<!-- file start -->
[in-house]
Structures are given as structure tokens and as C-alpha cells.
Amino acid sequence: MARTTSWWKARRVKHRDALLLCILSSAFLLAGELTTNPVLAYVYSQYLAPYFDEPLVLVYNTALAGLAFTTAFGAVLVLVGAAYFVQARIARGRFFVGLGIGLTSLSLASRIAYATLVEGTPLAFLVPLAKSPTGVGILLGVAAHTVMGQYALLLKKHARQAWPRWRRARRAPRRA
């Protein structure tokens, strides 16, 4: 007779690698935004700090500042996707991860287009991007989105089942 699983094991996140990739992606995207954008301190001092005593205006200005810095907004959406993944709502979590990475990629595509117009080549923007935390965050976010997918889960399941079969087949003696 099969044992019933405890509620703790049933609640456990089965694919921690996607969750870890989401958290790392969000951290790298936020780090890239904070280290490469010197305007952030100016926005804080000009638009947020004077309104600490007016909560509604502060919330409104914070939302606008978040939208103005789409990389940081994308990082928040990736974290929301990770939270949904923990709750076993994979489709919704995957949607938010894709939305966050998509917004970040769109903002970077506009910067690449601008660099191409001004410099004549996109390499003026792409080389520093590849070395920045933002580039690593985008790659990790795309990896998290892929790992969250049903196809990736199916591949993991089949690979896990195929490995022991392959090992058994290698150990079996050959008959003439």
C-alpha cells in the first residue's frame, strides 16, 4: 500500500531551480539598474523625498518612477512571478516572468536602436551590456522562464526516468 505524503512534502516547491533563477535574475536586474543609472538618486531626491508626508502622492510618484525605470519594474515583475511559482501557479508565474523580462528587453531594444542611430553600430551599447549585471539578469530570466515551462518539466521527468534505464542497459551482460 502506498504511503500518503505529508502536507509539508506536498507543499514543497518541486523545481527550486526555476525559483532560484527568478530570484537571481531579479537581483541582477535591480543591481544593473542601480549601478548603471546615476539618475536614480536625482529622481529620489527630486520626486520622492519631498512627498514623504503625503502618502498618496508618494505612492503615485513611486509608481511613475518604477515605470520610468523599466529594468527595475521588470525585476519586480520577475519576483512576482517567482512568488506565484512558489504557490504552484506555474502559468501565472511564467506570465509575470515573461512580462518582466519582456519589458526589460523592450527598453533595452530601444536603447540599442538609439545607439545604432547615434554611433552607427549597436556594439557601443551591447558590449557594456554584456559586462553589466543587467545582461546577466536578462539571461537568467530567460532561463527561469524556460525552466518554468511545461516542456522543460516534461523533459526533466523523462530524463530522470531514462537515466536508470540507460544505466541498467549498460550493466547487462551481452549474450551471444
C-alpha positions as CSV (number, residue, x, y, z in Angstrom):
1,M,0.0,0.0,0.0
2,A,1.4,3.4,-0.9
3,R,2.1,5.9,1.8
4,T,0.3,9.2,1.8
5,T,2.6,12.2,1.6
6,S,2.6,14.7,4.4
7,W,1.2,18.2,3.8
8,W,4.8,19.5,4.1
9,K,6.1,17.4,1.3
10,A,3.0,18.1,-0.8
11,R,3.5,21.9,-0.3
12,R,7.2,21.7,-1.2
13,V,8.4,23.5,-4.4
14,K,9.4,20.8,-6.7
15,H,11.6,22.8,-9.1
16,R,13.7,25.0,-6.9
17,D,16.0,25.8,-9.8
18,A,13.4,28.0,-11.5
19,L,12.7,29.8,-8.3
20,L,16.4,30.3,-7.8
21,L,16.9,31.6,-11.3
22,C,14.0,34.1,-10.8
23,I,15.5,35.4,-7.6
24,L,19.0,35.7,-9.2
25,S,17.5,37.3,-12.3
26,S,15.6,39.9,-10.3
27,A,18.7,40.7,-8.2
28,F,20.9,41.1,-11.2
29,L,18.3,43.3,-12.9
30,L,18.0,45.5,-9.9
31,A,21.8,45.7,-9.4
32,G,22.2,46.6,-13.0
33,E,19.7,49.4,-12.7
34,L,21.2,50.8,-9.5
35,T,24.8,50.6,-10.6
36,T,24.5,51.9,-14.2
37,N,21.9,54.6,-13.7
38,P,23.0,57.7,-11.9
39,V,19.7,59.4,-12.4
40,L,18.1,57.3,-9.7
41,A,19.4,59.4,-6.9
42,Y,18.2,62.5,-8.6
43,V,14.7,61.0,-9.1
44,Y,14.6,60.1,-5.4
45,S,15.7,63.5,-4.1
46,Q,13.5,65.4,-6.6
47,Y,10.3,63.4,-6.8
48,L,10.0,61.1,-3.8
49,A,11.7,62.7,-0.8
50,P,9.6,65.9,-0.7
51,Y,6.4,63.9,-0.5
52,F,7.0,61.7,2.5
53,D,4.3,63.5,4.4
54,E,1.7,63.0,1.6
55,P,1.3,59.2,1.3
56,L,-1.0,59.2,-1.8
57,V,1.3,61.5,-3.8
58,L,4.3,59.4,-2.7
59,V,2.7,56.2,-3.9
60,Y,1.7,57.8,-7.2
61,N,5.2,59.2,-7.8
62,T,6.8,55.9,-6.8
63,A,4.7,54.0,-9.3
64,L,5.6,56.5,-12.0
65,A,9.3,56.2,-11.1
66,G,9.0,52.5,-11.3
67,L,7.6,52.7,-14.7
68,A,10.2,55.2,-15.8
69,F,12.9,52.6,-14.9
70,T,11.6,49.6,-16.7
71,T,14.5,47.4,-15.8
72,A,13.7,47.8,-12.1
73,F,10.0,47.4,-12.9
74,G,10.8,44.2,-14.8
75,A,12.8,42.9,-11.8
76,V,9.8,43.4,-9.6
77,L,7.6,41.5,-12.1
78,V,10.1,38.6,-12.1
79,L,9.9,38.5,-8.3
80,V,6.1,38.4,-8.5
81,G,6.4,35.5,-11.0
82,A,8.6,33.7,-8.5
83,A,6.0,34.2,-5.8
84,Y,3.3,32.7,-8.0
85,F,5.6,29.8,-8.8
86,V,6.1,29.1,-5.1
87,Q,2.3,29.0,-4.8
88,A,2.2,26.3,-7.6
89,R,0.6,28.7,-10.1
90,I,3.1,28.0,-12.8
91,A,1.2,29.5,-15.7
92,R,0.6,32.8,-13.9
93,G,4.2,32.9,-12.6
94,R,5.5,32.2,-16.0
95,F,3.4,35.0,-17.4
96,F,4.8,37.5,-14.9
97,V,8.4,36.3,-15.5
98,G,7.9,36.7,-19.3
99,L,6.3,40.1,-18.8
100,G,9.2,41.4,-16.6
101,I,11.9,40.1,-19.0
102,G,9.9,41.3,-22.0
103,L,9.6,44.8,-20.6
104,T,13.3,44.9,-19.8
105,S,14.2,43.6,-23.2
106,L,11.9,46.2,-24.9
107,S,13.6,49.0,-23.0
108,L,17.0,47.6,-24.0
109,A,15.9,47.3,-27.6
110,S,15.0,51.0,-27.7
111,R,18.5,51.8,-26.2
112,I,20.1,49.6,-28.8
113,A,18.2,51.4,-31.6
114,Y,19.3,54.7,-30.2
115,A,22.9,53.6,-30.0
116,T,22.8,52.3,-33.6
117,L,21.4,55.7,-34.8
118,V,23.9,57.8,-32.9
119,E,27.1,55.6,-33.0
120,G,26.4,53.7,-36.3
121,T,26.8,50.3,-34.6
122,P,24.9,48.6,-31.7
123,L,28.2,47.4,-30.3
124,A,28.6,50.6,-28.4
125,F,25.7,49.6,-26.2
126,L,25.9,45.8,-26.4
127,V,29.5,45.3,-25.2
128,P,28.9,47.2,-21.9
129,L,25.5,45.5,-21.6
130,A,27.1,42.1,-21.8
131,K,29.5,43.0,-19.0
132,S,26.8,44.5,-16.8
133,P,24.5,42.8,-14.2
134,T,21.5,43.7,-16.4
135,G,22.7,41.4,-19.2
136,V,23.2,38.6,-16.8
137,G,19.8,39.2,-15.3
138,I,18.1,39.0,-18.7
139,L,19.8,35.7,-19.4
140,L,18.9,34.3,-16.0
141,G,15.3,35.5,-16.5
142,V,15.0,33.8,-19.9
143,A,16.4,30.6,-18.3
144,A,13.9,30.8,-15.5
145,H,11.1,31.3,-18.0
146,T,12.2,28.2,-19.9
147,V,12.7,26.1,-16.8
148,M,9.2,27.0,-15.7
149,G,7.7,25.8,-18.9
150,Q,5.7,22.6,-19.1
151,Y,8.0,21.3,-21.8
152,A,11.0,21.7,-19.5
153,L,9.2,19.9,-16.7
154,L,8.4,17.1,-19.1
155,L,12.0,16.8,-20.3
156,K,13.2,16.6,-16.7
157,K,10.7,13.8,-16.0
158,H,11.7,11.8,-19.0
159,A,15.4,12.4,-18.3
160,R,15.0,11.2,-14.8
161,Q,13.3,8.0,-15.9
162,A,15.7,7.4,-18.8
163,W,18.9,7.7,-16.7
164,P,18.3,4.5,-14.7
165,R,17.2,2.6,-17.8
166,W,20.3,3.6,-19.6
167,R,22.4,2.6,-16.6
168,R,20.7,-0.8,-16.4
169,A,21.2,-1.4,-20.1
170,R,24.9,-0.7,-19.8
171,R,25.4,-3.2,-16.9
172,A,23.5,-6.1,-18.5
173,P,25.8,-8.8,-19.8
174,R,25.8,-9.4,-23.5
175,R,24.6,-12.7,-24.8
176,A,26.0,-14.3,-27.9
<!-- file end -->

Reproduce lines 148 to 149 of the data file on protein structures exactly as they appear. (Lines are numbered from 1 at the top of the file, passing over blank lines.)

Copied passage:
142,V,15.0,33.8,-19.9
143,A,16.4,30.6,-18.3